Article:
Despite the “do more with less” motto of 2023, David Pearson, global law services operations manager at John Deere, had a much more positive spin in his session at CGI: “Stop saying less; we’re not doing it with more, but doing it with different [resources]. Doing more, different.”
Legal has long been seen as the last department to embrace technology, but technology is exactly what in-house teams need to embrace the call to “do more” with constricting resources. Interestingly, despite the 79 percent of respondents mentioned earlier who were seeing cost reductions, 51 percent of law departments reported anticipating increased technology budgets in the HBR Consulting 2023 Annual Law Department Survey.
In fact, Gartner predicted in 2021 that legal technology spend will increase threefold by 2025, due to headcounts remaining flat, economic constraints, and a long overdue need to modernize. This prediction appears to be coming true, with more in-house teams incorporating “riskier” technology like generative AI into their roadmaps.
While 71 percent of respondents highlighted risks relating to AI as a key threat in the Relativity and FTI General Counsel Report, 77 percent of attorneys and law students in the LexisNexis March 2023 Survey saw potential for generative AI to advance the practice of law. At CGI, nearly 60 percent of the audience at a session on practical and impactful AI use cases had generative AI in their roadmap for the next year, with a little more than 10 percent of those attendees already using it.
How can in-house teams do more differently (with less resources)? By leveraging technology to be more efficient, find insights faster, and replace admin work with true value-add work that combats burnout.
Navigate the Risk and Bias Landscape with AI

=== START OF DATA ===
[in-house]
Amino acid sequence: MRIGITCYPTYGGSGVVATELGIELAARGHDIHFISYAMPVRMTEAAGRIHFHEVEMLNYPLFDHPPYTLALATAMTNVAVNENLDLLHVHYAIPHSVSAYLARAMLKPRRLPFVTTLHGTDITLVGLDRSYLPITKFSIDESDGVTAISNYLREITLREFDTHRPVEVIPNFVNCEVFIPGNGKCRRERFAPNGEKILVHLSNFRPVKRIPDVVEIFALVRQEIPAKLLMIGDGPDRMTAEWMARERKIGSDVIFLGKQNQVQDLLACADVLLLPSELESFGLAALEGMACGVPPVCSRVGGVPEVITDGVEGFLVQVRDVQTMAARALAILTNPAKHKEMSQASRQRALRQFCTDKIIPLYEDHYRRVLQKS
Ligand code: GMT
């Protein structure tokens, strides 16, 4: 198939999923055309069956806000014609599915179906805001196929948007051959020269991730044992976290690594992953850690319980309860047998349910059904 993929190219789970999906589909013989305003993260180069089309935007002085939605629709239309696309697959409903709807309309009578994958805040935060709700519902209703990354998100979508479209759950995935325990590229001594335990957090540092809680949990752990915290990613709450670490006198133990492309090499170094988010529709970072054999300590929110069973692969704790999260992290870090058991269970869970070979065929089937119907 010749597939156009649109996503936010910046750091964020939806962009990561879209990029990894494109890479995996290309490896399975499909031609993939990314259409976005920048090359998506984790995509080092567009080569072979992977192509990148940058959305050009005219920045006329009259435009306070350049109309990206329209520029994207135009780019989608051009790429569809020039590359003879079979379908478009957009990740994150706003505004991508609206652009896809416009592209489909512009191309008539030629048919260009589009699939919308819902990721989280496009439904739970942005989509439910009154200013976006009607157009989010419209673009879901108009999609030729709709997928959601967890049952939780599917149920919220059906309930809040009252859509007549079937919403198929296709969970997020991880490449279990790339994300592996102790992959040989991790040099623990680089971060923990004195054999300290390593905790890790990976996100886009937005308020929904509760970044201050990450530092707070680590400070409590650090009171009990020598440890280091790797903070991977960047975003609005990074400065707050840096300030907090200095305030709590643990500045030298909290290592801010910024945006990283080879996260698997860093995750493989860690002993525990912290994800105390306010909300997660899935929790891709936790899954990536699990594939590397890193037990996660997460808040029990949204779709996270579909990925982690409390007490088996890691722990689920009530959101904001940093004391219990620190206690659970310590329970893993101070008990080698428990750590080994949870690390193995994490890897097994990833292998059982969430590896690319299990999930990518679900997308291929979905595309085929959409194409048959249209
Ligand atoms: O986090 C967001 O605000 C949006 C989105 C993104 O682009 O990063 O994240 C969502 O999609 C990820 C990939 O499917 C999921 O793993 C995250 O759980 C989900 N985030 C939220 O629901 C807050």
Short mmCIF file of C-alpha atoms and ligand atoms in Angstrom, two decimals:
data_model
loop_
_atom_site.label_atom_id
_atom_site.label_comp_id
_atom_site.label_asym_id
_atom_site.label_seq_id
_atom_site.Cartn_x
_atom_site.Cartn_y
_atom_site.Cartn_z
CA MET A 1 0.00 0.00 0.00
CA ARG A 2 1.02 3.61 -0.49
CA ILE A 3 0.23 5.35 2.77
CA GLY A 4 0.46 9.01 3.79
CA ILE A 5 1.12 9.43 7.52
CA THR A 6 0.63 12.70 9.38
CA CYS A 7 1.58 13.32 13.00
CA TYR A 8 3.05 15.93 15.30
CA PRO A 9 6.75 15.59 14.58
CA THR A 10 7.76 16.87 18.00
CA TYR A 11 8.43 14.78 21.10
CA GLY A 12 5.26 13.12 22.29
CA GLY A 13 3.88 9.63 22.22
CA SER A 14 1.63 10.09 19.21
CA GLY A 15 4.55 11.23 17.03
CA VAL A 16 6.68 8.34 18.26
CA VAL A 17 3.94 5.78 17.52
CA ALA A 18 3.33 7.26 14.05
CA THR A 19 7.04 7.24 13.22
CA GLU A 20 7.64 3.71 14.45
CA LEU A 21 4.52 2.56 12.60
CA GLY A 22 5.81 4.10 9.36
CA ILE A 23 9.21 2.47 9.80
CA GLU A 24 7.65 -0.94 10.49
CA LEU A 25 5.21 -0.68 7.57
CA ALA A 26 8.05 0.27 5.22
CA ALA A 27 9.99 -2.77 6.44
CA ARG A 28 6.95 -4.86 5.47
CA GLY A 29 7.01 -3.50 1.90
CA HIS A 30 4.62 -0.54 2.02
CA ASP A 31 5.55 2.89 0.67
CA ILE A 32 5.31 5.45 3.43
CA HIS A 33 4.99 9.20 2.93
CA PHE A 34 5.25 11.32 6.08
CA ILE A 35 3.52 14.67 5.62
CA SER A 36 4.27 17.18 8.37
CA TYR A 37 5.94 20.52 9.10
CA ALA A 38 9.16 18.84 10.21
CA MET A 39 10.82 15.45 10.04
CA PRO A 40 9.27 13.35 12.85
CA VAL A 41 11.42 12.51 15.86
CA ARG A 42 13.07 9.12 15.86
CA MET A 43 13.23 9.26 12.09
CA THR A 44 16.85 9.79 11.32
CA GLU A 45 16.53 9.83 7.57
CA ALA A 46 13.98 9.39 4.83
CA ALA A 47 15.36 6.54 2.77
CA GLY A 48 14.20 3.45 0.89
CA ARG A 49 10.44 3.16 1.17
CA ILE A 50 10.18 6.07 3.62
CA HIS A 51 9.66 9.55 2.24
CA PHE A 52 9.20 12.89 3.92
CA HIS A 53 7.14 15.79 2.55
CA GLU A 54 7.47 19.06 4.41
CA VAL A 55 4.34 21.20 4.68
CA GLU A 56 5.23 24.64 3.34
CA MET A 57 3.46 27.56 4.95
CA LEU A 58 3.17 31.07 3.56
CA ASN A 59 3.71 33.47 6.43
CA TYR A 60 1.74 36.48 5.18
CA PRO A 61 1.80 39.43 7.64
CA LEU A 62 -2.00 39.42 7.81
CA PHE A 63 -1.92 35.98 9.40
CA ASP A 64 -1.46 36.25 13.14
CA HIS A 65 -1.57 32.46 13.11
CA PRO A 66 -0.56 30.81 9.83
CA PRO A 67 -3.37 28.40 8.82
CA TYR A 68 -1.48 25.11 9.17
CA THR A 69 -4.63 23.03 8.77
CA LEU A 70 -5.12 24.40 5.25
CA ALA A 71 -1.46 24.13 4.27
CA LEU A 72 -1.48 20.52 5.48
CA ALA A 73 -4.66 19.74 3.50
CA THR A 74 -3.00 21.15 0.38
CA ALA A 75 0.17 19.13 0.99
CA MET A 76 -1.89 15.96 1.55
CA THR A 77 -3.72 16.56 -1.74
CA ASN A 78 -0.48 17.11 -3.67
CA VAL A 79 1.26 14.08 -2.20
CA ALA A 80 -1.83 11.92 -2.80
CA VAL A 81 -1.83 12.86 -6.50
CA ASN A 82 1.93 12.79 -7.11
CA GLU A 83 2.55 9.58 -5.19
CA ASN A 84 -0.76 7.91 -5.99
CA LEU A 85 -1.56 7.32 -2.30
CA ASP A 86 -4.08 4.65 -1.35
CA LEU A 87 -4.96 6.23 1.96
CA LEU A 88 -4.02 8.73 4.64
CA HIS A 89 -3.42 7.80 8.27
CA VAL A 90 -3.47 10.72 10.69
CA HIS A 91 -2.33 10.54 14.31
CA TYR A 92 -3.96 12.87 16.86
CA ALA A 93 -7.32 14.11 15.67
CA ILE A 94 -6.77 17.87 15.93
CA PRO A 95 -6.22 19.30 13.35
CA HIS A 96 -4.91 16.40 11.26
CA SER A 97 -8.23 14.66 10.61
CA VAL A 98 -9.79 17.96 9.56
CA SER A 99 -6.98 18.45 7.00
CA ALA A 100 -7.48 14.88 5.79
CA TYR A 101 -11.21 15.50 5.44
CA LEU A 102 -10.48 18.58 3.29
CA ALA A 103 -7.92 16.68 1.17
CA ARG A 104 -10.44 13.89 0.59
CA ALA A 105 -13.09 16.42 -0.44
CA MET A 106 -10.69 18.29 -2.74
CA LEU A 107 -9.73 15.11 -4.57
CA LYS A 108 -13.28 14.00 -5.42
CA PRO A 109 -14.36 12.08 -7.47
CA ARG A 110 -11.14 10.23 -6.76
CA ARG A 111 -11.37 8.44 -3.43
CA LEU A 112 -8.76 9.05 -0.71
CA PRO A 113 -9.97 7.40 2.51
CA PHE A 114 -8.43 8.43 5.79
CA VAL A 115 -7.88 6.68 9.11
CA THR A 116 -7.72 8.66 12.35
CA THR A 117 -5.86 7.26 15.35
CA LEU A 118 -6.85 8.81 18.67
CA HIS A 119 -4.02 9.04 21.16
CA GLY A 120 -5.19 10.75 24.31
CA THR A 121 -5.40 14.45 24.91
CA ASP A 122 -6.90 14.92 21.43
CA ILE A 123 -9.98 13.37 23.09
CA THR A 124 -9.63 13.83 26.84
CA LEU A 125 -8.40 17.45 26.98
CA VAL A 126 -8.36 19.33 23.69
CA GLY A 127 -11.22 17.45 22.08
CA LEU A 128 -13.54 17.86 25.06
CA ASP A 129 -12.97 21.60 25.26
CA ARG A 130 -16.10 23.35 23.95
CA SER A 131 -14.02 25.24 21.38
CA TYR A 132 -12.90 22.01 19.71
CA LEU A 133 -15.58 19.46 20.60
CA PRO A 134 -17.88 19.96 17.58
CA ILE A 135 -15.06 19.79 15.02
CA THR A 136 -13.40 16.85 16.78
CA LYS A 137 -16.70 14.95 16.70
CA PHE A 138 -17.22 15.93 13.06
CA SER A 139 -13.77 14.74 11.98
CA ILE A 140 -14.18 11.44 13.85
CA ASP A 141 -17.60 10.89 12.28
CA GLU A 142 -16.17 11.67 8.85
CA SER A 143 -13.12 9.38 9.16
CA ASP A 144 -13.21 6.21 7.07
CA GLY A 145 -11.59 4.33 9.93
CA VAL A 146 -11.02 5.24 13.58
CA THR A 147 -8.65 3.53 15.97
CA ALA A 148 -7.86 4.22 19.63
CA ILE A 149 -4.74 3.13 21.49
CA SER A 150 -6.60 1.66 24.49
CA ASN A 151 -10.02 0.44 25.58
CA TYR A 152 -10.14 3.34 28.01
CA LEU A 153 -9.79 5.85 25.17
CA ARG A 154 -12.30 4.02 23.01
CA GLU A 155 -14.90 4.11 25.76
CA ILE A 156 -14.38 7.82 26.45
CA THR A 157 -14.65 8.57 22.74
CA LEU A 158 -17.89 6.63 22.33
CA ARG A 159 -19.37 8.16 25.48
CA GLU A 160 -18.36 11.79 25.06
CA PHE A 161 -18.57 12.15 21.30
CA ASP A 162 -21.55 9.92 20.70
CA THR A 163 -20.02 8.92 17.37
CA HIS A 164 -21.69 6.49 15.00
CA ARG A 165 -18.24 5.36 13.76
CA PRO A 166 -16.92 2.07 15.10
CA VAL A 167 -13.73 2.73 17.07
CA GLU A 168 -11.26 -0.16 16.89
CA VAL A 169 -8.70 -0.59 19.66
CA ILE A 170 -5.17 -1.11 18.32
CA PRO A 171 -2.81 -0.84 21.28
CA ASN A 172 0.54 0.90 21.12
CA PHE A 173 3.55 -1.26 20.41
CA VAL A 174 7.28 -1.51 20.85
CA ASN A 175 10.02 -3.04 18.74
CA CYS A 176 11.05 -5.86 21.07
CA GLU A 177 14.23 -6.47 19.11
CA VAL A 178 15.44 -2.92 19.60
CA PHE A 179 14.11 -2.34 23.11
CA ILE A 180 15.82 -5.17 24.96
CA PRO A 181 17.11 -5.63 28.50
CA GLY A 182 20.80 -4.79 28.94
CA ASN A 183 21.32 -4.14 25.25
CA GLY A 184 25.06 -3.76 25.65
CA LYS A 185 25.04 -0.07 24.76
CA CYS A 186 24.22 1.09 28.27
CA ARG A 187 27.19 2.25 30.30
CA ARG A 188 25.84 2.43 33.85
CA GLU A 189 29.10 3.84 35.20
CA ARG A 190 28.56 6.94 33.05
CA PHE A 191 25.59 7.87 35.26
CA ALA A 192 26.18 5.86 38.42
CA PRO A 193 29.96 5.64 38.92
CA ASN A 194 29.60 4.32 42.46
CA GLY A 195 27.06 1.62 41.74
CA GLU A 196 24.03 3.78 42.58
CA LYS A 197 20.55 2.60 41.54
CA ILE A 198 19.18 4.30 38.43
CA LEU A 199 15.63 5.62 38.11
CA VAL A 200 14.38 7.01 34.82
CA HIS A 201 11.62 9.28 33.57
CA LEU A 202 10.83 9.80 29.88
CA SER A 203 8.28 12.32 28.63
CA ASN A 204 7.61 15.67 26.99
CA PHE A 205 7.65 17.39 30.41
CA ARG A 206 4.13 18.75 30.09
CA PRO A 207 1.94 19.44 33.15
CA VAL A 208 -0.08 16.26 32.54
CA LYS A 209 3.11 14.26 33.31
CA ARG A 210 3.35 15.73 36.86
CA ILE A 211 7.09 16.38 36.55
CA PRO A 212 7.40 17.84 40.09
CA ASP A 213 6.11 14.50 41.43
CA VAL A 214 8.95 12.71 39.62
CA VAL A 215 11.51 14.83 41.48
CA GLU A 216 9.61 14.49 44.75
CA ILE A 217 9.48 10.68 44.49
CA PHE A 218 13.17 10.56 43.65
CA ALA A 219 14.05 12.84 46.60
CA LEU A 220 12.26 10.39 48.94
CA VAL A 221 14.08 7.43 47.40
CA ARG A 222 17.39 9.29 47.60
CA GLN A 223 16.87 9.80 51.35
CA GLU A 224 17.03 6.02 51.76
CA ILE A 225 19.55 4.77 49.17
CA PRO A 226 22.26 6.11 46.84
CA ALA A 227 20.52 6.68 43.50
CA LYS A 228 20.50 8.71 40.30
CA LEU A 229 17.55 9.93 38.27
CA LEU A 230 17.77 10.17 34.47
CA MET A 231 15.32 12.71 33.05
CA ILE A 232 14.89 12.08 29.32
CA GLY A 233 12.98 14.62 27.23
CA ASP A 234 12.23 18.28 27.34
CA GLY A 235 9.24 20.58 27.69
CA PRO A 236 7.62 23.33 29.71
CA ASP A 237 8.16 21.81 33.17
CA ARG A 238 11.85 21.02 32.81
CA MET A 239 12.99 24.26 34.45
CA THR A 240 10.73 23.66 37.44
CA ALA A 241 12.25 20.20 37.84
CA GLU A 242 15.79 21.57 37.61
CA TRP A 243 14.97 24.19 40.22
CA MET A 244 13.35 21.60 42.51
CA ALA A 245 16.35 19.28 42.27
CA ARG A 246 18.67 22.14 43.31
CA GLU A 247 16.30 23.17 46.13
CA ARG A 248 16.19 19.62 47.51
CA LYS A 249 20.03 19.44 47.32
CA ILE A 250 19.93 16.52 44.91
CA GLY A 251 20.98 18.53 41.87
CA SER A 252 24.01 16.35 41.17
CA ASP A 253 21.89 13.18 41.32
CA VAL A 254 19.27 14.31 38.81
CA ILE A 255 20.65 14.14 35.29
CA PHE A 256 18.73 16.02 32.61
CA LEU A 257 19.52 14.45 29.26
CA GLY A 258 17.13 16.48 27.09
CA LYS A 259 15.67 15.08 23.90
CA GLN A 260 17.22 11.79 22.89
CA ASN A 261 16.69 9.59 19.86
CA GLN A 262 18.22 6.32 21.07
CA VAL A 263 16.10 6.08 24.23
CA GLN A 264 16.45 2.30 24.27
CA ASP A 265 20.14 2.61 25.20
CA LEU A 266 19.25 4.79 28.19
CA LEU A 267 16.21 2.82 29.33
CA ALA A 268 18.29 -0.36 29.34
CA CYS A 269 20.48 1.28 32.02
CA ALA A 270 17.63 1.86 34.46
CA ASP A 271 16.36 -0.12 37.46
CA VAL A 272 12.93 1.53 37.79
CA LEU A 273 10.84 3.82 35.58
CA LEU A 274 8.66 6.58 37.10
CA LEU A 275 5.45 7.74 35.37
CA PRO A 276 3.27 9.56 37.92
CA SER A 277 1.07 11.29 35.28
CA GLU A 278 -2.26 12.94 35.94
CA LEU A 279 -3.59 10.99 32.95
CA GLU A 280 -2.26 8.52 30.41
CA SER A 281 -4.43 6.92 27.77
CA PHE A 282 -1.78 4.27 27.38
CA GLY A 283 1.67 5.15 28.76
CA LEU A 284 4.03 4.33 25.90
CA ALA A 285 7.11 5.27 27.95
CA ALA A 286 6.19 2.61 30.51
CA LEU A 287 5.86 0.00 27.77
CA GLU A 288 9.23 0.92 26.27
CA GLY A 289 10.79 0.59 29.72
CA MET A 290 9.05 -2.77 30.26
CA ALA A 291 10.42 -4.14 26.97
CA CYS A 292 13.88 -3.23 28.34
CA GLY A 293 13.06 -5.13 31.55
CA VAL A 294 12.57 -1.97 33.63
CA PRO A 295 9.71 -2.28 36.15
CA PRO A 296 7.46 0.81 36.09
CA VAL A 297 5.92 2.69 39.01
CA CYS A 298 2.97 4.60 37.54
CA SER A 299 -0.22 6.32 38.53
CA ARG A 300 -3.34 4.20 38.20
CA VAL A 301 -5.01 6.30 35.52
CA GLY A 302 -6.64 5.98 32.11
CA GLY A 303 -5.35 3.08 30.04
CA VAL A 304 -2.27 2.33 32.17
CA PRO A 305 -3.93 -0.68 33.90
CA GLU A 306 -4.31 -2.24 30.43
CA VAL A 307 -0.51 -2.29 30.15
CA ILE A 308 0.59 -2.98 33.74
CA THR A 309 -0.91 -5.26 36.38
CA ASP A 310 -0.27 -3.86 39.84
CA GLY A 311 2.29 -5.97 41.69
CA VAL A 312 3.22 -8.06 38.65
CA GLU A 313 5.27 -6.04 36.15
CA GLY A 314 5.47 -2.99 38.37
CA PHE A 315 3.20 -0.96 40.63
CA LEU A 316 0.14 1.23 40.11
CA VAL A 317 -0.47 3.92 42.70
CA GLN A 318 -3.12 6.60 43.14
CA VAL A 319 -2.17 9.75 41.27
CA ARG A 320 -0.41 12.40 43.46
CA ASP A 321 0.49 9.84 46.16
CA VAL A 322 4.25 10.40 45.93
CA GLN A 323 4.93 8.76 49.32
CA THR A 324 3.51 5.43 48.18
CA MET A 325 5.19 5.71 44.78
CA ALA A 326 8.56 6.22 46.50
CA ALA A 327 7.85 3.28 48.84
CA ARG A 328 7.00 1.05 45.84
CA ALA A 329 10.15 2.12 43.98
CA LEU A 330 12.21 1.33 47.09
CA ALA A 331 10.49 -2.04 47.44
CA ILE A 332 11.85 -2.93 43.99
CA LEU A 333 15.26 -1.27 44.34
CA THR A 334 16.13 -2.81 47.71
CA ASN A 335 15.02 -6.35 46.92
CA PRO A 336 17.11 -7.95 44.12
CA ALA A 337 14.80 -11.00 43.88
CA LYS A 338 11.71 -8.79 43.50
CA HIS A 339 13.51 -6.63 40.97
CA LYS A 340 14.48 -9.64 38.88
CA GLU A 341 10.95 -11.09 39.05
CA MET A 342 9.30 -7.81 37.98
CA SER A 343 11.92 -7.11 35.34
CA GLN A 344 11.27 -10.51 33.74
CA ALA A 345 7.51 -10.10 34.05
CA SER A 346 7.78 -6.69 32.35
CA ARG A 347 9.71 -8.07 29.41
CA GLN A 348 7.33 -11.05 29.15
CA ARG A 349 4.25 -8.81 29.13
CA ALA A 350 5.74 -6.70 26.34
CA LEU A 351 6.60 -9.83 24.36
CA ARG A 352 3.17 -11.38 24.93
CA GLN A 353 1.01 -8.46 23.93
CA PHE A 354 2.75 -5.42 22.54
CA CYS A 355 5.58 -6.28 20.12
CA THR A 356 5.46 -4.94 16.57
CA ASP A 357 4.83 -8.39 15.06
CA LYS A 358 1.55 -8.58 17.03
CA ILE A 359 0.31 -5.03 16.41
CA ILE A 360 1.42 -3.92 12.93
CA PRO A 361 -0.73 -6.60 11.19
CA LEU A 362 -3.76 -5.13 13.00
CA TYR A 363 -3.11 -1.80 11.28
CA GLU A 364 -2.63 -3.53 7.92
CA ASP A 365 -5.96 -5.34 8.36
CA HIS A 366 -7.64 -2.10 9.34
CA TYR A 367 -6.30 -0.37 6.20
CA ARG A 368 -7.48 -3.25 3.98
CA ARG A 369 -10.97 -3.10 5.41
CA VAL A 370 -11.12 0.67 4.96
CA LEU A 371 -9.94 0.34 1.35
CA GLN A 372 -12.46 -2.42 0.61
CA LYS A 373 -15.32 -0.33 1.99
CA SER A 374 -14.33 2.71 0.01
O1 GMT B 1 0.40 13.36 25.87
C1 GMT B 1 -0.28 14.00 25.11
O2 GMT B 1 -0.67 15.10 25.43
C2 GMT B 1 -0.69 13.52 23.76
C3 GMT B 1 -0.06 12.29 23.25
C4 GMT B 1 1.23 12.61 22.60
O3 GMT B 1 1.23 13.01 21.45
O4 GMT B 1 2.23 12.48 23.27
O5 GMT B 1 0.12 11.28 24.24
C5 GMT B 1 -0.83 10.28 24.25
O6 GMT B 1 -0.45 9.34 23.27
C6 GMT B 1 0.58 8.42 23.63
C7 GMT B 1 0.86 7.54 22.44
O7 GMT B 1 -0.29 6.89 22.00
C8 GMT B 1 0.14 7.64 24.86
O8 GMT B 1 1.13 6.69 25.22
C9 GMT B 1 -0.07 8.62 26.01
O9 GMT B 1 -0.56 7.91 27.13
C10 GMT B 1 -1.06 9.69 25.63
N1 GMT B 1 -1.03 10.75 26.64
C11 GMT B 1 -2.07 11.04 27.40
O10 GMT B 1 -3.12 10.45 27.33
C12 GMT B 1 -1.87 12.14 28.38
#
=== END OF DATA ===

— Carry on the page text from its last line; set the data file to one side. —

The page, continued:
While advanced technology like AI and automation presents an exciting opportunity for legal departments—particularly those tasked with large e-discovery or internal investigation volumes—not all technology is created equal, and internal buy-in is key for any successful implementation.
As Eric Sedwick, senior director and head of legal operations at TIAA, and Eric Ortman, senior director of legal operations at BeiGene, discussed at CGI this year, risk from one vendor to another should be handled differently. It’s all about guardrails, and risk isn’t singular. You need to think about what level you can move the slider on when it comes to each type of risk: financial, reputational, regulatory, and so on. And you cannot rush that move!
When evaluating each risk, in-house legal teams should look at how their vendors consider security as a priority. For example, at Relativity, beyond building on Microsoft Azure and leveraging our IT team to keep our tech running in tip-top shape, our global cybersecurity team, Calder7, monitors our ecosystem 24/7.
In-house teams also need to look for vendors with strong AI principles; responsible technology providers evaluate and adjust their AI models on a regular basis to address bias, and use thoughtful consideration before deploying new solutions. The National Institute of Standards and Technology (NIST) recently acknowledged that “bias in AI manifests not only in their algorithms and the data used to train them, but also in the societal context in which AI systems are used.”
With ESG and DEI considerations emerging as top legal risks for in-house teams, being aware of bias in your vendor’s AI is critical. At Relativity, one of our five AI principles is to ensure fairness is front and center in our AI development. This means we aren’t always first to market with some of our AI capabilities, because prioritizing fit for purpose and preventing harm takes precedent. With sentiment analysis in RelativityOne, for example, we were first to market with a custom-built AI model that took bias into account.
A Thoughtful Way Forward for In-house Legal Teams
2023 has presented more challenges than strictly comfortable for in-house legal teams, but also clear opportunities for growth and transformation. Technology is quickly evolving to help corporate teams manage workloads more effectively and adopt a proactive approach to managing new sources of data. Along that trajectory, onboarding thoughtful applications for AI is key to becoming and remaining an “engine room of transformation” internally.
As the legal profession continues to evolve, in-house teams should keep a careful eye on who they are choosing to partner with when it comes to technology vendors. Your vendors should reflect your own values and principles to ensure long-term stability and department success.
Graphics for this article were created by Kael Rose.